If your horse has not had a routine dental exam and floating in the past year, you could be wasting your money on feeding too much hay, and your horse may not be getting the nutrients it needs. Routine teeth floating can reduce the chances of some major health problems and increase your horses feed efficiency.
Horses teeth are not entirely like our own teeth. They are made up of cementum, dentin, and enamel like our teeth. They have a crown, root, blood, and nerve supply, like our teeth, but that is were the similarities end. The horse's tooth has a long crown and a short root. We have a short crown and long root. The tooth is also continually erupting through out the horse's life. Our teeth are completely erupted by the time we are teenagers. The horse grinds down its teeth so that points form on the outside of the upper teeth and the inside of the lower teeth. We may grind our teeth but that is not normal for us. So, what makes them so different from us? Mainly, the food they eat. Their diet consists of grass, hay, and/or grain. Grass is made up of a highly abrasive substance, called silica. Silica is what makes up quartz rock, panes of glass, and sand. This is the reason they wear their teeth down, and why they need the reserve crown that is continually erupting.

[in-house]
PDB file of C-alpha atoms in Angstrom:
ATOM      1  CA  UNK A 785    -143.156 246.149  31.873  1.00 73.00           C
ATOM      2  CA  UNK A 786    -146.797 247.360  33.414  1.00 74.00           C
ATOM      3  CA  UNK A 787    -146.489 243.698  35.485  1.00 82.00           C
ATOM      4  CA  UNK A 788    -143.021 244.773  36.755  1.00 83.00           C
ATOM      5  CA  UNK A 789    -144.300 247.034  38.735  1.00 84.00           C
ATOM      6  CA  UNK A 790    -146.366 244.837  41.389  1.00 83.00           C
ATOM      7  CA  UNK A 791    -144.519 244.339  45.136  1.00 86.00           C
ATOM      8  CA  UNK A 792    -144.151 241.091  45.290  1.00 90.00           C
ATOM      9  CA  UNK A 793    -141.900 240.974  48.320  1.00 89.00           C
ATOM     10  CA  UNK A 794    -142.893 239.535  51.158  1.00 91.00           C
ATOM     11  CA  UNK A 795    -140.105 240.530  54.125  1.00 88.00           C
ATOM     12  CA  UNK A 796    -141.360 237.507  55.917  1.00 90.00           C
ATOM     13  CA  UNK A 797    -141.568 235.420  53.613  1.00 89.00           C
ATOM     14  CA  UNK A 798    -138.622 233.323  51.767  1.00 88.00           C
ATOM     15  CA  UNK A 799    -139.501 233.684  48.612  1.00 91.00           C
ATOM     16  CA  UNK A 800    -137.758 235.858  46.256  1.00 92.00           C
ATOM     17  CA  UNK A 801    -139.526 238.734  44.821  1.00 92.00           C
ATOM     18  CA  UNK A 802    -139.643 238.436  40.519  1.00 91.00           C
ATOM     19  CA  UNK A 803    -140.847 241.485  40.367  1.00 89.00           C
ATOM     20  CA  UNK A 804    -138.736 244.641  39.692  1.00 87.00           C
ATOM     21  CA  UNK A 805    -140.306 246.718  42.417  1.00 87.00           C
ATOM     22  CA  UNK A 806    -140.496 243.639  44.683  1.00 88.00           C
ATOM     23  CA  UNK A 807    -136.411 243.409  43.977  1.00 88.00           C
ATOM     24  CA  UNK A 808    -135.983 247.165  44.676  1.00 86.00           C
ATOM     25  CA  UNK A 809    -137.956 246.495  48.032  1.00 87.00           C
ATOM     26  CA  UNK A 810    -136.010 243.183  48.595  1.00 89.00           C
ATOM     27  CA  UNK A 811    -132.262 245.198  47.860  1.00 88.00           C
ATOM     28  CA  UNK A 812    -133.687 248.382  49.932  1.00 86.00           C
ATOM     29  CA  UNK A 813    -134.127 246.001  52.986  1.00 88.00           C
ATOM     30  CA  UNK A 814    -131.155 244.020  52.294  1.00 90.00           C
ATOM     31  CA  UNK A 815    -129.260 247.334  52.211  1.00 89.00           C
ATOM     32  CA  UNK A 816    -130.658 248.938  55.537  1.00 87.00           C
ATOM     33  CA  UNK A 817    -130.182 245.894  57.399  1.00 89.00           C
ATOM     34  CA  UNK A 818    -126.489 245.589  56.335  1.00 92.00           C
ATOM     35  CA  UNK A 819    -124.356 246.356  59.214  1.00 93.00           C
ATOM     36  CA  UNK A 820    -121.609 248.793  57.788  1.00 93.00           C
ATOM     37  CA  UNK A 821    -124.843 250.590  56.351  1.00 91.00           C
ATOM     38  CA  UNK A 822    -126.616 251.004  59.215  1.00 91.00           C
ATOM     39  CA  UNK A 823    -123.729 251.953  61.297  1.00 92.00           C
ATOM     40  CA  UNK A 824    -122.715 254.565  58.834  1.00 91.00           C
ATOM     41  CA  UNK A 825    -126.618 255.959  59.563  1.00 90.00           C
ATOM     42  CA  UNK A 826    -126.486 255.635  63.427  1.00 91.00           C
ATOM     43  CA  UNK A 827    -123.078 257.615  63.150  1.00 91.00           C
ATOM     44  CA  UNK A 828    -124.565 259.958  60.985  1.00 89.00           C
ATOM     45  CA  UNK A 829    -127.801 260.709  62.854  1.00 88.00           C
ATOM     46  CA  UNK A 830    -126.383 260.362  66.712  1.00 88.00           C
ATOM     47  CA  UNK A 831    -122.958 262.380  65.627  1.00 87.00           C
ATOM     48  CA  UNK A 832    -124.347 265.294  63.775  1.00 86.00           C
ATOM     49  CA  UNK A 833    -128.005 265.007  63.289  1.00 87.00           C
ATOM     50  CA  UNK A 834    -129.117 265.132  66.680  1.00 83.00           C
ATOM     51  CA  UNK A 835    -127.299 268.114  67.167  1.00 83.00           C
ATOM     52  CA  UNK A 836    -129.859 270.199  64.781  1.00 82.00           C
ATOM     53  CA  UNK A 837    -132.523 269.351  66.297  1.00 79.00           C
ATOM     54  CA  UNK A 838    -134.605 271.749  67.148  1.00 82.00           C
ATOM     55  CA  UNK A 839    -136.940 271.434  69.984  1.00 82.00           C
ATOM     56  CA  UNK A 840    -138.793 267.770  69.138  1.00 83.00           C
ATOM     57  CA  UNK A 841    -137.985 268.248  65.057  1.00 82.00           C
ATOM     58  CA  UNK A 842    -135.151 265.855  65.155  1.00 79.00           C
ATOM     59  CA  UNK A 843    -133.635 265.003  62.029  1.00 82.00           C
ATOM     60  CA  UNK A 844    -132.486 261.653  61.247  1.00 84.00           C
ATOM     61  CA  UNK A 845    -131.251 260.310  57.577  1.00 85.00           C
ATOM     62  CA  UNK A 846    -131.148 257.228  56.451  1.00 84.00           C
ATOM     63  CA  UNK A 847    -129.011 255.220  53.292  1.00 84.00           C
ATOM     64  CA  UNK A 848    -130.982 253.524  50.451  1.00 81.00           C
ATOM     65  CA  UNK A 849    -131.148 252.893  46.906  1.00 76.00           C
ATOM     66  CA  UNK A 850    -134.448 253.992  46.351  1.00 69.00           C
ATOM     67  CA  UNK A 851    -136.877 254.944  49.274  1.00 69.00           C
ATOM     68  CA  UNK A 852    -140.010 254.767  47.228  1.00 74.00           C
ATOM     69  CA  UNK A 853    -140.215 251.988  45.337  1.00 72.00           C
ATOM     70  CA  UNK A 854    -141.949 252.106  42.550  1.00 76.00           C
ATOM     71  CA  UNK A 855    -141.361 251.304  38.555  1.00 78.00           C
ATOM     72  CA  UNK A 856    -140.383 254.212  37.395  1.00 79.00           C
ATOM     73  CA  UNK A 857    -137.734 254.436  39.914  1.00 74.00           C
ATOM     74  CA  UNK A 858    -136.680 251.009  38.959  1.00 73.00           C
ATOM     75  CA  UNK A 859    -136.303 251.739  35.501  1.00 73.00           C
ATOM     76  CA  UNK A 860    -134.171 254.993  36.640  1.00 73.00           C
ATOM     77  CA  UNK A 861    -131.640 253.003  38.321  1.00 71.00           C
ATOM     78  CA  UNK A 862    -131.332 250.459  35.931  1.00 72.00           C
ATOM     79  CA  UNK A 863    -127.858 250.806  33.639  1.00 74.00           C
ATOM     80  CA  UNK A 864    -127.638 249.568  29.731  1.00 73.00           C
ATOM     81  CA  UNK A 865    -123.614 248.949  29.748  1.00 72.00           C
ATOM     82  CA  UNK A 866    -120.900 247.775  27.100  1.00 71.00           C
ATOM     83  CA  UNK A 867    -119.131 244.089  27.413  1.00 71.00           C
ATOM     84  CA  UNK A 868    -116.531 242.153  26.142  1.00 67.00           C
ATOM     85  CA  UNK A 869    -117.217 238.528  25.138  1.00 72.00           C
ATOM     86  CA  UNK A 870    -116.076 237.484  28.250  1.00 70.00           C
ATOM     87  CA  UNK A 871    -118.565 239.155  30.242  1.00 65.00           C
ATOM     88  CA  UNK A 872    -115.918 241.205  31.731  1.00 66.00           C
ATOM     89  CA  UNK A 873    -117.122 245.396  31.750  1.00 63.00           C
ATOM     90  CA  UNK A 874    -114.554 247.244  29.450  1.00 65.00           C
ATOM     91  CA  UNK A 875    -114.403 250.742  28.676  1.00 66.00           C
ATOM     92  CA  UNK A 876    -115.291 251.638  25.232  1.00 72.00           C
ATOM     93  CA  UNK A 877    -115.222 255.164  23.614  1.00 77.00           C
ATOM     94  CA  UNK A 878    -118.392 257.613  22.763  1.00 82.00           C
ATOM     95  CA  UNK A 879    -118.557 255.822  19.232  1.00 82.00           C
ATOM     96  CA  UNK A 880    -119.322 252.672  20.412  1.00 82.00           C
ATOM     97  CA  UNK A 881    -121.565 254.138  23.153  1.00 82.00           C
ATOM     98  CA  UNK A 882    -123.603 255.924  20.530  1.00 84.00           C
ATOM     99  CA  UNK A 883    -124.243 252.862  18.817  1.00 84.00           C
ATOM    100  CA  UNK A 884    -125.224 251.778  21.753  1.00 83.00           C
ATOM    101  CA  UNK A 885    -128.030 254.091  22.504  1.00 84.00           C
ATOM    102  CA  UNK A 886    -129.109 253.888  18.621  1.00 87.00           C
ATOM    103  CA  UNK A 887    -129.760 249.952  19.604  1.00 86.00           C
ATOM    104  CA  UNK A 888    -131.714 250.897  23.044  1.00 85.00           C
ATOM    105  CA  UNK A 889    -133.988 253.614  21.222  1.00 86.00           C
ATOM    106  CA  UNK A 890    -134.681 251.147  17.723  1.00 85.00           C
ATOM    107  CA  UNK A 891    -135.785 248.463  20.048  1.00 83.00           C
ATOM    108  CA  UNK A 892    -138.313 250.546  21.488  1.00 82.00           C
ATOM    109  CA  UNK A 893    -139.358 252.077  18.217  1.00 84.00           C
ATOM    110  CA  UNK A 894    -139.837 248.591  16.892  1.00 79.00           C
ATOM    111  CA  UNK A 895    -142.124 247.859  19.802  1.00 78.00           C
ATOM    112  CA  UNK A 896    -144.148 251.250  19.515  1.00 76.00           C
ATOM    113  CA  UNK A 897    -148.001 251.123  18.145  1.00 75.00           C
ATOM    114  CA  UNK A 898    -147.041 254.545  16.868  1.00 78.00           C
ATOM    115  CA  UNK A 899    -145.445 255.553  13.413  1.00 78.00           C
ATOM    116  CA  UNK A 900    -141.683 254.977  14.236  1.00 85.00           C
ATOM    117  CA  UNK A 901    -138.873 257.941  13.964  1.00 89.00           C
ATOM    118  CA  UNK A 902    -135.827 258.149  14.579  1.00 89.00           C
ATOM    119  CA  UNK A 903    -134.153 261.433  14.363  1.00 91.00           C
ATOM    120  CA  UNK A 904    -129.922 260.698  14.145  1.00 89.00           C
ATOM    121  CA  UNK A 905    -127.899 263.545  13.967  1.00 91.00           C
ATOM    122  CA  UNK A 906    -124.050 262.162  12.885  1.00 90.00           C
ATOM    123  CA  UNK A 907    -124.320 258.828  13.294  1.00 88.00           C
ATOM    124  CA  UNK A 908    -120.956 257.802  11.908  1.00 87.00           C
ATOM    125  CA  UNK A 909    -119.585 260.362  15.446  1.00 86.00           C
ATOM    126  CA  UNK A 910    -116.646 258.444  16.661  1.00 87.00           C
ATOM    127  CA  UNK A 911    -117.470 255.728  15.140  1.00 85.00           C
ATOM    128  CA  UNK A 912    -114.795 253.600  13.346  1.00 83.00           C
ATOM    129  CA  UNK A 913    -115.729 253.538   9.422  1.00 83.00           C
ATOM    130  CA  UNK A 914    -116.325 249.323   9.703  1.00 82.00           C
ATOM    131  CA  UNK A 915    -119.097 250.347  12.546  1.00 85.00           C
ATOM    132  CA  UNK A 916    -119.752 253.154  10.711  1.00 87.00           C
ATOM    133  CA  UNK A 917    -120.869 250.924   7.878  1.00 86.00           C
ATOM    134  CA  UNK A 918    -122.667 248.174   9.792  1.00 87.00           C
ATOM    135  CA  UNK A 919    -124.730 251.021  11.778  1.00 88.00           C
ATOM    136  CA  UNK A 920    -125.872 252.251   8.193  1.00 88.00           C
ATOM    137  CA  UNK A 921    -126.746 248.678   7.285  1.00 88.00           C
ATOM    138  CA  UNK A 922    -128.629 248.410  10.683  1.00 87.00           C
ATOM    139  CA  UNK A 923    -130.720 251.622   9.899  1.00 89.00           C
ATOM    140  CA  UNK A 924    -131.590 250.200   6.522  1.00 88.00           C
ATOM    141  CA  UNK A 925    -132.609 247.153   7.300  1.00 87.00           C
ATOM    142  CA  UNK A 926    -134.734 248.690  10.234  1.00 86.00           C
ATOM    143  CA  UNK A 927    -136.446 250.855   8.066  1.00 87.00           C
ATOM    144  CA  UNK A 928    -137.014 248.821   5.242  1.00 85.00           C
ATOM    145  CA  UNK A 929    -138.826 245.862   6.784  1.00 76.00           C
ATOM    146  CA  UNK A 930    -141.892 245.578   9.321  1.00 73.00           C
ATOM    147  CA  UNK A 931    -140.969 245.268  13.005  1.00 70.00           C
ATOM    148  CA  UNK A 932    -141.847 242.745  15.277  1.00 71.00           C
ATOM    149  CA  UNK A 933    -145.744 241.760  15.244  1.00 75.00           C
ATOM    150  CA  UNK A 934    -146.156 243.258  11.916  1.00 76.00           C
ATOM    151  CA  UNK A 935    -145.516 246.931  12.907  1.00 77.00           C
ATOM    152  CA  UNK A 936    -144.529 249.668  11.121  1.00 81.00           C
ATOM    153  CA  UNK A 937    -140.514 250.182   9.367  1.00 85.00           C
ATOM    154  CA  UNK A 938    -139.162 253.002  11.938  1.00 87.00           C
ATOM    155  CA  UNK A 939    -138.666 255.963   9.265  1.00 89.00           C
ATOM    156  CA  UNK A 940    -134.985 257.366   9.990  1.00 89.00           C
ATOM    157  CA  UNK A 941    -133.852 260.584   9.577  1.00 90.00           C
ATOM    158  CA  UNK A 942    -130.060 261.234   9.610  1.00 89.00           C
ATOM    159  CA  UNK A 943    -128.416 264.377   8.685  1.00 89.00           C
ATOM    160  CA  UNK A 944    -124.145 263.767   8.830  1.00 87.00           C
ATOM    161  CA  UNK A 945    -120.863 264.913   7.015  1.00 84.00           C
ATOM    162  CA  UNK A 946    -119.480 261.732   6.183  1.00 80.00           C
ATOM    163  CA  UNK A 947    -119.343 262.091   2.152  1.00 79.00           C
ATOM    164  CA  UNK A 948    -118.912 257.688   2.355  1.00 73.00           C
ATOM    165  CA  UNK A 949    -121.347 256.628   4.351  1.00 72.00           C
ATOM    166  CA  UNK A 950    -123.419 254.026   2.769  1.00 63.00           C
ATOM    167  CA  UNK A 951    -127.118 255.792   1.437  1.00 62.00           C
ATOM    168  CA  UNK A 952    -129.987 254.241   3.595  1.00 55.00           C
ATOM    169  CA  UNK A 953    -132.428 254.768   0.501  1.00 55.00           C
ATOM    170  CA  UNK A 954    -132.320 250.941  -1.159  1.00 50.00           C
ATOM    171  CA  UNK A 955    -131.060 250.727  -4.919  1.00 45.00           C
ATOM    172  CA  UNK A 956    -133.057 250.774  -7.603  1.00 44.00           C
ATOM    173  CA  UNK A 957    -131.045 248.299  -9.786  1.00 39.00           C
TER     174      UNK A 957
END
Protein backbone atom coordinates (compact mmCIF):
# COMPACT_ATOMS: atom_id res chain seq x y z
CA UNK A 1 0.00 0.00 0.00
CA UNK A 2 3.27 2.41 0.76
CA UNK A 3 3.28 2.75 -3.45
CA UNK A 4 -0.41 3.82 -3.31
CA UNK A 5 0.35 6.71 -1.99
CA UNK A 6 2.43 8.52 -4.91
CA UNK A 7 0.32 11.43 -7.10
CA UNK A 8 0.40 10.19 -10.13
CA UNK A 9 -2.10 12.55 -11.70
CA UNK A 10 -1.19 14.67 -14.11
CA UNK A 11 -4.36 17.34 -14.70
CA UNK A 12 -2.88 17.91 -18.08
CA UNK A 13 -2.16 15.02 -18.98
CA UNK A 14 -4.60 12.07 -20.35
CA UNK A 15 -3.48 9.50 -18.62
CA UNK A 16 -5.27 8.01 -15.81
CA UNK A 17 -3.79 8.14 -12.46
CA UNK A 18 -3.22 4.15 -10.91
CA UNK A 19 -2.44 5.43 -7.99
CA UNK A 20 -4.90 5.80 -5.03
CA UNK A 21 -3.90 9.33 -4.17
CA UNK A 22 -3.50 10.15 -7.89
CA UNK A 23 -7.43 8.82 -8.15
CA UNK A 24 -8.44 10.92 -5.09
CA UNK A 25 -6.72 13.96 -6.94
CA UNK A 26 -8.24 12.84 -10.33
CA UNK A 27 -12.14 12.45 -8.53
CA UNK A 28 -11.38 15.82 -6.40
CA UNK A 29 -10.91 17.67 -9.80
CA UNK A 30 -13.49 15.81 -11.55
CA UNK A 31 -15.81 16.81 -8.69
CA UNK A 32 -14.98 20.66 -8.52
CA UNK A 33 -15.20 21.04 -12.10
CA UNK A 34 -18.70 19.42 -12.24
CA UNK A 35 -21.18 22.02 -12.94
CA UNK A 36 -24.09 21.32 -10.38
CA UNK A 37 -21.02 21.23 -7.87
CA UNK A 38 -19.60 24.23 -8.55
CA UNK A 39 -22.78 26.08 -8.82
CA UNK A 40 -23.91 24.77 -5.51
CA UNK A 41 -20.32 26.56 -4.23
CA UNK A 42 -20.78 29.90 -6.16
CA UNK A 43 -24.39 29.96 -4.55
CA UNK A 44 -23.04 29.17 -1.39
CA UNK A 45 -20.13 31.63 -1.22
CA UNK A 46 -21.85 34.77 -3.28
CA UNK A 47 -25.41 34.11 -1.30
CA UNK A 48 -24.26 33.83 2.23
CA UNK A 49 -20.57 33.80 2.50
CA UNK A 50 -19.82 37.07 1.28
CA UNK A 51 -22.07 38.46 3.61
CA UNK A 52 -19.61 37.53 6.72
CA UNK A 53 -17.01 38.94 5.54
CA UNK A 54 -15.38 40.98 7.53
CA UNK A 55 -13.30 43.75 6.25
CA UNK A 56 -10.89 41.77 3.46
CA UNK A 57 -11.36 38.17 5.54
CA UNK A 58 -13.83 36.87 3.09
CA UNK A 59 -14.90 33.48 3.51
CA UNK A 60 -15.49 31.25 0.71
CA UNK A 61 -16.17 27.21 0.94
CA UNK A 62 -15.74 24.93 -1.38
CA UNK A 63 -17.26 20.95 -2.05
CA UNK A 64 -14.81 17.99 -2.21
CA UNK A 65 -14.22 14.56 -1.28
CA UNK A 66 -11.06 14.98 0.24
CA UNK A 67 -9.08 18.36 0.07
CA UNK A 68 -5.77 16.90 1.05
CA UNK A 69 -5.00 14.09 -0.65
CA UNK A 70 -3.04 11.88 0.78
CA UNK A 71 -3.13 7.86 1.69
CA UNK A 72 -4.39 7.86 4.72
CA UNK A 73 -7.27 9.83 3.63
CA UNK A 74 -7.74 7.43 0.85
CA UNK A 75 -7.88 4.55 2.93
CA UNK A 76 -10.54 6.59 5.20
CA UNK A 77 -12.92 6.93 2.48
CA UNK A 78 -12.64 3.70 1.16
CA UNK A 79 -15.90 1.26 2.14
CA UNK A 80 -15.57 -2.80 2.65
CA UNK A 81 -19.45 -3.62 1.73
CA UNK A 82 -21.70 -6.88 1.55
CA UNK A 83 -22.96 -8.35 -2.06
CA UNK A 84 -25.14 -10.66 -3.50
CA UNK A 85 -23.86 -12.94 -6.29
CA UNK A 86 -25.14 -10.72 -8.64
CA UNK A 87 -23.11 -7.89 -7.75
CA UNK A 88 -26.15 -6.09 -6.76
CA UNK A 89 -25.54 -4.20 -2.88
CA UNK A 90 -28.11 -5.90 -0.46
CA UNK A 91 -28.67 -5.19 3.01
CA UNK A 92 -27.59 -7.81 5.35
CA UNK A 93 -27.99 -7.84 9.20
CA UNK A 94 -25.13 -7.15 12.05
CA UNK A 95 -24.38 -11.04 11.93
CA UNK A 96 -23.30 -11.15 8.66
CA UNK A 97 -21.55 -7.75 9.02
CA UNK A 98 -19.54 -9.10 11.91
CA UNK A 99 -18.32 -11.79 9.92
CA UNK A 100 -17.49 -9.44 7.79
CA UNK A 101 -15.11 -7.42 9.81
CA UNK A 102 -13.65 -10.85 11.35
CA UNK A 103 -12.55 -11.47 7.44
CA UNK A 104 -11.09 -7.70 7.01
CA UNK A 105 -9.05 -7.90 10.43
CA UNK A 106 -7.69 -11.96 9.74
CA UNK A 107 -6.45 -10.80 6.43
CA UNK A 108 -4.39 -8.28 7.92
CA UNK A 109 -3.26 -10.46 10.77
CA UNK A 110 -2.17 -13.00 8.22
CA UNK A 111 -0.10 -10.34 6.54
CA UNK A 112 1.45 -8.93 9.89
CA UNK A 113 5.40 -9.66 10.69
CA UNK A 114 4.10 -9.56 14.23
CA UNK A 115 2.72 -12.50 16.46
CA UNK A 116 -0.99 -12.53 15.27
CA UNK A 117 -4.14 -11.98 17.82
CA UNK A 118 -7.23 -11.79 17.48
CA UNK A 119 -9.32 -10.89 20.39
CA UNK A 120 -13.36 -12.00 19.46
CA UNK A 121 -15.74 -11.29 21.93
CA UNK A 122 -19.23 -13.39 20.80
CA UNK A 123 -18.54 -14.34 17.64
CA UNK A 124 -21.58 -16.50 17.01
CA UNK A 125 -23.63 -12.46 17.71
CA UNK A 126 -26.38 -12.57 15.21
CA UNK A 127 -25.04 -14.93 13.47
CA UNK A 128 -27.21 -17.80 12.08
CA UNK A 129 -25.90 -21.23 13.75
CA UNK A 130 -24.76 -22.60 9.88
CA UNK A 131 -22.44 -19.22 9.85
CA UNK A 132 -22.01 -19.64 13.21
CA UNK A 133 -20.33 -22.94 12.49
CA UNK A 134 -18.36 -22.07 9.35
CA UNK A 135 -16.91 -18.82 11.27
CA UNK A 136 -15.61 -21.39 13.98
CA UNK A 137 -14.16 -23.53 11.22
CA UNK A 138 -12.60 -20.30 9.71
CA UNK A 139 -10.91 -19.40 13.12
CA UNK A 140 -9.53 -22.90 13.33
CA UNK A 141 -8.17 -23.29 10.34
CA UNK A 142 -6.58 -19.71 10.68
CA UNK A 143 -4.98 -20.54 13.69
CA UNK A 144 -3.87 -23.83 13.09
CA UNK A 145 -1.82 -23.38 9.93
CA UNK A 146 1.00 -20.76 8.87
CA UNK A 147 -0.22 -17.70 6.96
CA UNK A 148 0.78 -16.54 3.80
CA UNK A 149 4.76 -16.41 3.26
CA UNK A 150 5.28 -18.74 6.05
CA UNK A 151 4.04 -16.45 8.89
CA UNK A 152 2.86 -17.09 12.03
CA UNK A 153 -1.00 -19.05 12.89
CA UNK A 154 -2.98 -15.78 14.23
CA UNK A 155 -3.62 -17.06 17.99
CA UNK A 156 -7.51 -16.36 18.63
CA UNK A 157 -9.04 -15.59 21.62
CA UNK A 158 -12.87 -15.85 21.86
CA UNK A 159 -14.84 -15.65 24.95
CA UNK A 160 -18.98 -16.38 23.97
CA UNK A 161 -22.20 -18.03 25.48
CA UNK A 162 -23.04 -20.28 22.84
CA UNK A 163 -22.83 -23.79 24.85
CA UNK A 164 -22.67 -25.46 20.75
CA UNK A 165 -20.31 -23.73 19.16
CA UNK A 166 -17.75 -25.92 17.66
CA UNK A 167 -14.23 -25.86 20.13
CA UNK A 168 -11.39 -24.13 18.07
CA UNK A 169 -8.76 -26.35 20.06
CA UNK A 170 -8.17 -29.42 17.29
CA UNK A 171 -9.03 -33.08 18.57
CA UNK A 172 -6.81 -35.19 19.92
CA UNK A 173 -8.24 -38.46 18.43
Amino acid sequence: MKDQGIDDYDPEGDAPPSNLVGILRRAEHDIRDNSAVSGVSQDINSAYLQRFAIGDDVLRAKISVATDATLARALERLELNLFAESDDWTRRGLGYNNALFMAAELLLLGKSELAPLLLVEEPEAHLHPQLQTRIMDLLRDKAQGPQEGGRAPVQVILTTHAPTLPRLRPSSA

One might ask, what is so critical about the sharp points that develop and what does that have to do with feed efficiency? There are many answers to that question. The enamel points that appear over time reduces the horses ability to chew (masticate) properly. A horse chews in an elliptical pattern from side to side and uses the entire row (arcade) of teeth to chew their meal. Horses, as with all mammals, lack the enzyme to break down cellulose into the basic components that their bodies can use. The reason they can get energy from hay or grass is that they utilize the by-products of bacterial fermentation, which is a result of their unique digestive system. For the bacteria to break down the cellulose, the plant matter must be small enough for the bacteria to digest it. Cattle and other ruminants are similar in the respect of utilizing the by-products of bacterial fermentation, and they have the opportunity of chewing their food twice, when they chew their cud. The horse has only one chance to chew its food. The finer the plant particle, the more nutrition can be extracted by the bacteria and utilized by the horse. Therefore, the sharper the enamel points, the less surface area to chew with. The larger the plant particle size, the decreased amount of nutrients available to the horse and the greater amount of undigested hay in feces being picked up and hauled away by you.
The major health problem that can occur with the larger particle size is that a horse is more prone to impaction colic. The larger particles have a more likely chance to "plug" your horses digestive system. Combine this and a horse not wanting to drink a lot of water in the cold weather, and you are setting your horse up for a potential stomachache and undue stress.
To solve this problem, and hopefully prevent any more, the doctors at Equine Medical Service can examine your horse's mouth and decide the proper therapy.
Floating of the teeth is a procedure that grinds down the sharp enamel points and insures your horse has the best chewing surface they need going into winter and beyond.